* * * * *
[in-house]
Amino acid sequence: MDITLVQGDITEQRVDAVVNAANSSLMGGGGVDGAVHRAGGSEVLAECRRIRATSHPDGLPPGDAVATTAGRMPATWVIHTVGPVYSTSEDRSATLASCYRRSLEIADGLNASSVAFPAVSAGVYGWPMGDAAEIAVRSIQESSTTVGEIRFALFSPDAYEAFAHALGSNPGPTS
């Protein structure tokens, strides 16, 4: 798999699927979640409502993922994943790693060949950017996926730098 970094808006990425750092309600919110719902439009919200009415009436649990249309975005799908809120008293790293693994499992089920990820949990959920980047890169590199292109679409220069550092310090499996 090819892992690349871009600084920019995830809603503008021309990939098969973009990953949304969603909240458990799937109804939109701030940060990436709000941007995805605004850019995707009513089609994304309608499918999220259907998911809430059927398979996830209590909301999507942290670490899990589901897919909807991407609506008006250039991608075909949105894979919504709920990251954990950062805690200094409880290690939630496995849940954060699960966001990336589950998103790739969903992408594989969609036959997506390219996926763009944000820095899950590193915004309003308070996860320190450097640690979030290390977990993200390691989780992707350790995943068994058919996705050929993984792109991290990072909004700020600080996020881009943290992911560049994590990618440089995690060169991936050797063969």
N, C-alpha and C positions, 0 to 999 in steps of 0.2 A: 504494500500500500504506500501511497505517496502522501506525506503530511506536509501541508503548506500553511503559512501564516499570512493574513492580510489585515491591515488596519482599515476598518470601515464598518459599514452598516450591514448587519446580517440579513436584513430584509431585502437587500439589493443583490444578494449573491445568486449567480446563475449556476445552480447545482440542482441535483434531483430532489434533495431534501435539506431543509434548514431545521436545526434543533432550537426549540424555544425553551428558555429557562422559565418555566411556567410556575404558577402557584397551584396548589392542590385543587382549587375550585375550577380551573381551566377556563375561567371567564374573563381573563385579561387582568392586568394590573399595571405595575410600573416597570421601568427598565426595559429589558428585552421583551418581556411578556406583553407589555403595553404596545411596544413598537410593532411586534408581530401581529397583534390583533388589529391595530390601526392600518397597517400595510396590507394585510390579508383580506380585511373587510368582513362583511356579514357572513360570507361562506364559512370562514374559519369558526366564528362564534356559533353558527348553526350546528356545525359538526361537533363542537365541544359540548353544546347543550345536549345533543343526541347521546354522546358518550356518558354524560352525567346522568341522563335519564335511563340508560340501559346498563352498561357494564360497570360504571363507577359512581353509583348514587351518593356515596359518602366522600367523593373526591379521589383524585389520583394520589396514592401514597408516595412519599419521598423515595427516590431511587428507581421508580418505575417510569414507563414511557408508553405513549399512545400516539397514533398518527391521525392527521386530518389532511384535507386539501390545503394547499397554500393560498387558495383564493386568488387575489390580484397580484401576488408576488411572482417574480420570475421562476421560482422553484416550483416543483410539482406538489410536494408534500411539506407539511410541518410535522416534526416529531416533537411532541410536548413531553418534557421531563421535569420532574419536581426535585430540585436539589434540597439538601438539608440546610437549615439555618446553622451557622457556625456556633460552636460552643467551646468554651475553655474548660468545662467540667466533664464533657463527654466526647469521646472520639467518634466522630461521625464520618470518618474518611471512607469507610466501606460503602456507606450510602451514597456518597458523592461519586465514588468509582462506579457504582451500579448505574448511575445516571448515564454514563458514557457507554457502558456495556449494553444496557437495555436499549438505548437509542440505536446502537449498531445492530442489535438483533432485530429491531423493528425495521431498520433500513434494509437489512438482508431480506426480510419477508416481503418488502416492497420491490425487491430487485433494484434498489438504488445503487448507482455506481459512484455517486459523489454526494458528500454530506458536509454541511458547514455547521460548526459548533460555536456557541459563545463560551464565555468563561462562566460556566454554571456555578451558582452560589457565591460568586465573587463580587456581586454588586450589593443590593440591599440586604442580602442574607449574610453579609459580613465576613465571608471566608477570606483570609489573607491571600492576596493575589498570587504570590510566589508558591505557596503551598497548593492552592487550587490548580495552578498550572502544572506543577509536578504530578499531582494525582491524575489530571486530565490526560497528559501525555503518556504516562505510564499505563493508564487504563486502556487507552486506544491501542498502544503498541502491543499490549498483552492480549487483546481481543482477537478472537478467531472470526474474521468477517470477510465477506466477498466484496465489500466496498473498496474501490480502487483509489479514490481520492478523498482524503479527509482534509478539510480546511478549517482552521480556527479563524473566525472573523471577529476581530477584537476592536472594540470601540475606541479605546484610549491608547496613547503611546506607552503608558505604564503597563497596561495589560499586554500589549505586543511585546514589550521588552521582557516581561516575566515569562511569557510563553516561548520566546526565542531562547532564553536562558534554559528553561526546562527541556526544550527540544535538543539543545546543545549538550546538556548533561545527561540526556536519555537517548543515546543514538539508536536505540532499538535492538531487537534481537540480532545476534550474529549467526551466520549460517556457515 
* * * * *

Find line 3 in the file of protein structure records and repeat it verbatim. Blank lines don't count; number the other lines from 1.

């Protein structure tokens, strides 16, 4: 798999699927979640409502993922994943790693060949950017996926730098 970094808006990425750092309600919110719902439009919200009415009436649990249309975005799908809120008293790293693994499992089920990820949990959920980047890169590199292109679409220069550092310090499996 090819892992690349871009600084920019995830809603503008021309990939098969973009990953949304969603909240458990799937109804939109701030940060990436709000941007995805605004850019995707009513089609994304309608499918999220259907998911809430059927398979996830209590909301999507942290670490899990589901897919909807991407609506008006250039991608075909949105894979919504709920990251954990950062805690200094409880290690939630496995849940954060699960966001990336589950998103790739969903992408594989969609036959997506390219996926763009944000820095899950590193915004309003308070996860320190450097640690979030290390977990993200390691989780992707350790995943068994058919996705050929993984792109991290990072909004700020600080996020881009943290992911560049994590990618440089995690060169991936050797063969």